The general flow of the experiment goes 1) do the PCR, 2) clean up the PCR product, 3) digest the PCR product, 4) purify the digest. In parallel, you'll want to prepare the vector if it doesn't already exist. Then 5) set up the ligation reaction, and finally 6) transform the ligation.

You now need to purify the PCR product. We'll use the Fermentas kit for this. The binding buffer has a high concentration of guanidinium chloride. This salt forms a complex with nucleic acids which makes them bind to silica membranes. Also, it denatures proteins. So, adding binding buffer will destroy the polymerase present in the PCR. When you pass the mixture through the column, the DNA binds, but the denatured polymerase, dNTPs, buffer, and salts present in the mixture flow through. To carry out the procedure, just follow the instructions in the kit. And please do not forget to put the manual back into the box (the next group using it will thank you for that). You have to write the entire procedure down in your notebook, exactly as carried out.

The water re-dissolves the DNA which is now entirely pure. All that's left in your collection tube is DNA and water. This procedure achieves several things:

  • It removes the polymerase which if left behind could either fill in or degrade the sticky ends you'll generate during the restriction digest
  • It exchanges out the buffer because you'll want a different buffer for the restriction digest
  • It removes most of the oligonucleotides and dNTPs left over from the PCR reaction, though they aren't much of an issue

Step 3: Set up the Restriction Digest

You now should have about 55-95 μL of DNA and solution, depending on if you eluted only once or twice. In order to increase the concentration, I recommend two elutions with 30μL that you keep separate. Check both for yield and use the highest concentrated sample for ligation (keep the other one as backup). If you want to increase the yield, you can use up to two time 50 μL. In any case, the first elution usually recovers less volume than water added, as some of the liquid tends to stay behind on the membrane. To assume only 25 μL recover if you elute with 30 μL, or 45 μL if yo elute with 50 μL. The second elution usually recovers all water added since the membrane is wet from the first elution. Buffers generally are made at 10x. So, set up the following reaction:

 88.5μL DNA and water
 10.0μL of Fermentas Fast Digest buffer
 0.5μL BglII
 0.5μL XhoI
 0.5μL DpnI

The total amount of enzyme added can never exceed 10% of the final reaction volume. A larger fraction of total enzyme in the mix inhibits the reaction as the enzymes are stored in a glycerol solution. You are on the safe side here but watch this if you run smaller sample digests for checking. Tap the reaction on the bench to mix it thoroughly, give it a quick spin, then put it in the 37°C incubator for at least 15 minutes if you use Fermentas fast enzymes, and at least 1h if you use other enzymes.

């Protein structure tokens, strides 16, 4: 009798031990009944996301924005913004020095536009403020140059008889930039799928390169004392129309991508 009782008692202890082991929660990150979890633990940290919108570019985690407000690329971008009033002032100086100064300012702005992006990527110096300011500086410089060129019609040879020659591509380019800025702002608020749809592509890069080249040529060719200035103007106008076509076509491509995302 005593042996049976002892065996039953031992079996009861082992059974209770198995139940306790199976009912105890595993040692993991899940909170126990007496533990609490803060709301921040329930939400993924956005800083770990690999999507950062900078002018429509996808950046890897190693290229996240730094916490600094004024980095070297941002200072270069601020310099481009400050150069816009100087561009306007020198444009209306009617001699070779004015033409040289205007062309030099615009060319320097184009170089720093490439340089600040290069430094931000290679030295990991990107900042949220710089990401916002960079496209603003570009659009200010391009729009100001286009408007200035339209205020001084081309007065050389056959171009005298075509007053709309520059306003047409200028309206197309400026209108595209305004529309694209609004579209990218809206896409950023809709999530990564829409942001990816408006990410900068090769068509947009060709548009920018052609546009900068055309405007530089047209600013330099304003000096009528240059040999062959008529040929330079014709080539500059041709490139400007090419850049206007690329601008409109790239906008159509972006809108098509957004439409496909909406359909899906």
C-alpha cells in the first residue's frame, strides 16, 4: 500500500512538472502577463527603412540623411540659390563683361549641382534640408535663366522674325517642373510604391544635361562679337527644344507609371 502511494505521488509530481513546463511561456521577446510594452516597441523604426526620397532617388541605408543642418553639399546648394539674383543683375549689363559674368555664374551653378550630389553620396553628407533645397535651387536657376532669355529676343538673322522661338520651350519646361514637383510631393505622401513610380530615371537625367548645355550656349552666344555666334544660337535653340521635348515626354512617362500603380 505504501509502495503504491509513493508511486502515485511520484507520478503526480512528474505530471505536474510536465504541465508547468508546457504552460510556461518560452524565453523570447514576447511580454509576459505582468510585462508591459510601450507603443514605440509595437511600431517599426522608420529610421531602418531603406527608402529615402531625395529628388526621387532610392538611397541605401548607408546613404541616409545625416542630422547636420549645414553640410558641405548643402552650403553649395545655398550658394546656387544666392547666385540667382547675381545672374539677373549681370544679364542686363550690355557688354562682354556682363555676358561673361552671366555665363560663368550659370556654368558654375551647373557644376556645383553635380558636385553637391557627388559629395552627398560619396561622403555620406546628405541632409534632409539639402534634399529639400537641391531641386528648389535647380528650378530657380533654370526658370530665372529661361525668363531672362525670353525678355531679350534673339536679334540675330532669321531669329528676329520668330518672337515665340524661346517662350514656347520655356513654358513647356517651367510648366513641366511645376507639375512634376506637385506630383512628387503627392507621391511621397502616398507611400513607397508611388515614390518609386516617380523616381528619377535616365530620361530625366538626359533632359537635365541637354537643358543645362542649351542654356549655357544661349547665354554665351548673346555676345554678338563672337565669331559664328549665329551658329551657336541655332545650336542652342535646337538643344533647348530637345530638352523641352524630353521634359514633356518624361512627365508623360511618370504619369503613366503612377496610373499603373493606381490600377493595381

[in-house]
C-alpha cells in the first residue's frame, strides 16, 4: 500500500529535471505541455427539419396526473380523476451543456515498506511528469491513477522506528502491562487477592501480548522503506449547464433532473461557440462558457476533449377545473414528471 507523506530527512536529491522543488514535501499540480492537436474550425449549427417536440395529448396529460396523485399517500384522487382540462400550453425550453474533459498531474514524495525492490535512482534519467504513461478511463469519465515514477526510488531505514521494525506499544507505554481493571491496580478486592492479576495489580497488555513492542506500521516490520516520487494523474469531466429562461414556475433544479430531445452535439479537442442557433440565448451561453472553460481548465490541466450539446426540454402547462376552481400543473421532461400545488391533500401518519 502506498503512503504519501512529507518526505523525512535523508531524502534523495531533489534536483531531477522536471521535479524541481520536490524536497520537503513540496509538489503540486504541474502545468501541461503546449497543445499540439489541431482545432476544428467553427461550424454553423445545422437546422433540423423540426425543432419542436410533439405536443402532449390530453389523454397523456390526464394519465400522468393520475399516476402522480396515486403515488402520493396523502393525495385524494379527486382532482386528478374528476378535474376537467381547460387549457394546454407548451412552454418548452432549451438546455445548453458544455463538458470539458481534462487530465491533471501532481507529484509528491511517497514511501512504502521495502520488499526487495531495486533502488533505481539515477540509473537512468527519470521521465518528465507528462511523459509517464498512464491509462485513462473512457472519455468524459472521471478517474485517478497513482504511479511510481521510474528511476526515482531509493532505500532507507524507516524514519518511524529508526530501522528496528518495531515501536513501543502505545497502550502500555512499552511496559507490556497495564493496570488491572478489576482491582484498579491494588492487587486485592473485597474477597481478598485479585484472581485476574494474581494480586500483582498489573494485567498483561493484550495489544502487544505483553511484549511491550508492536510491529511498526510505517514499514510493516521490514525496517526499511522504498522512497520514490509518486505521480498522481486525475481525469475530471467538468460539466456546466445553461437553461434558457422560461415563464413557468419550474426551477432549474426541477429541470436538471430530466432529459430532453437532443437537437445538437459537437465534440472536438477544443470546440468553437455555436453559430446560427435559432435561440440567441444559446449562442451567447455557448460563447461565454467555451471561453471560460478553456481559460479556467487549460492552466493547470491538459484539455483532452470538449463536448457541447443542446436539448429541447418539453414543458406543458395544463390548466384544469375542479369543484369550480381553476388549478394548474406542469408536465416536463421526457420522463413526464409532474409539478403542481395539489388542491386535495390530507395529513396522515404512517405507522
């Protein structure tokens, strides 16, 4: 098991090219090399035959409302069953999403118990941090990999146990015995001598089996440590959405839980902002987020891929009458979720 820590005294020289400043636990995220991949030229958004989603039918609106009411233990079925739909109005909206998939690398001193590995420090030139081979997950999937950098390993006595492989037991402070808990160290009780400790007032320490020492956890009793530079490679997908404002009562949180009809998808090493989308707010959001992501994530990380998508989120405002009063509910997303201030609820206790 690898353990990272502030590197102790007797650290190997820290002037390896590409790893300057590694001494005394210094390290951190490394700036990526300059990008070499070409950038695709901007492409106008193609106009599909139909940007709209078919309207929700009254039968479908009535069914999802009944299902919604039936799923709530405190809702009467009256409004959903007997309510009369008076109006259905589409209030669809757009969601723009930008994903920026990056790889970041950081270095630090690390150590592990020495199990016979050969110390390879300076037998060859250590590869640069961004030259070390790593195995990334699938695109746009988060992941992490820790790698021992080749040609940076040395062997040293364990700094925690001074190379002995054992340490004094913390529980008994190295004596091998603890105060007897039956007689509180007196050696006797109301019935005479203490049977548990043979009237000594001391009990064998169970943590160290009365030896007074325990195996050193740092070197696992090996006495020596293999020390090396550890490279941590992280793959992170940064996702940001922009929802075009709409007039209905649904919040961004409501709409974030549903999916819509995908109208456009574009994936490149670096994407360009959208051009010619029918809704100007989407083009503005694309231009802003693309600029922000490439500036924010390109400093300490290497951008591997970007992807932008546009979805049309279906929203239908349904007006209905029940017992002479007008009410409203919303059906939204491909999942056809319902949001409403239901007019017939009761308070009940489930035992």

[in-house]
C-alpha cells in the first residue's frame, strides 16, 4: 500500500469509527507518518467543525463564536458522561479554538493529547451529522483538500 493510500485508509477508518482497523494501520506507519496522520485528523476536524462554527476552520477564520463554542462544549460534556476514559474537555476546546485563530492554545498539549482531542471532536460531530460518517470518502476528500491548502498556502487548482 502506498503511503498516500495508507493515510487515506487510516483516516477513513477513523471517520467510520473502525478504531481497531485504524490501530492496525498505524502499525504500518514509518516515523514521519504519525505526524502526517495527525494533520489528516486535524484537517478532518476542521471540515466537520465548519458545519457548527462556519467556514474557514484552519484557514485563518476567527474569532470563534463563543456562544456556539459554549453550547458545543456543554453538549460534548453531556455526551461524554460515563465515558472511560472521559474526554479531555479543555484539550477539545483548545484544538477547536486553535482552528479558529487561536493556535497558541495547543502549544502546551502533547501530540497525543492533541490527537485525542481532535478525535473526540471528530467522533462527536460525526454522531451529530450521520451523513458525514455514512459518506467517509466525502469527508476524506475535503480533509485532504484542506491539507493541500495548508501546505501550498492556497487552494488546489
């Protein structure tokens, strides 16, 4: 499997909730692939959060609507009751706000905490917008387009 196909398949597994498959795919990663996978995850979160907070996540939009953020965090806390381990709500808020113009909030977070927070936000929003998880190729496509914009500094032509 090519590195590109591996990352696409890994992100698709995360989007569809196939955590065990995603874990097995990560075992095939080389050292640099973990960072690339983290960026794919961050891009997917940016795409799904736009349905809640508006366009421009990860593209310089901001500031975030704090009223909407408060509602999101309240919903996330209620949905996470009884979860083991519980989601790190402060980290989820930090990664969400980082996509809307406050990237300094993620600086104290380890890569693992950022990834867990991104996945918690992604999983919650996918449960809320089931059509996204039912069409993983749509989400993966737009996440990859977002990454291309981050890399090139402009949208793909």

Step 4: Clean up the Digest

After the digest has been completed, repeat the Fermentas cleaning procedure, elute two times with 30μL of water. This procedure will:

  • Remove the leftover buffer
  • Remove the restriction enzymes
  • Partially remove the short DNA "tails" liberated by digestion
  • Concentrate the DNA

Take a small aliquot (10% or μ3 L) to estimate the yield of recovery on an Agarose gel.

Step 5: Set up the ligation

Let's assume you already did the vector digest. Once purified, digested DNA will last for years in the freezer. So, you can save vector digests and use them over and over. In a later section, I'll describe how you do that digest, but for now, let's assume you already have done it. Set up the following reaction (in order):

 6.5uL water
 1uL 10x T4 DNA Ligase Buffer (in aliquots in freezer)
 1uL vector Digest
 1uL PCR product digest
 0.5 uL T4 DNA Ligase

Make sure you are using T4 DNA ligase and not T4 DNA polymerase! Tap the reaction to mix, give it a quick spin, then put it on the bench (at room temp) to ligate for 30min. You can also leave the ligation over night (even days) at 4°C in the fridge.

To increase the yield of ligation product, I would strongly recommend to vary the vectoe:insert ratio. Play around with it and use for example 1:5 and 1:0.5 to see the effects. And do not forget to inlcude a negative control (only vector and no insert). Why is necessary?

Step 6: Do the transformation

Now we're ready to put the DNA into cells. There are 2 general ways to do this: heat shocking and electroporation. Both involve things called "competent cells". We make these in big batches and store them in the -80 freezer. We'll cover how to make them elsewhere. For now, just take one out of the -80 freezer and put it on ice to thaw out. There is 500 μL of cells in the aliquot. Add to it (on ice):

 2-10 μL of your ligation mixture
 50 μL competent cells

Do not forget to add a negative control (1. cells mixed with water instead of ligation product and 2. cells mixed with undigested vector). Why do you need both?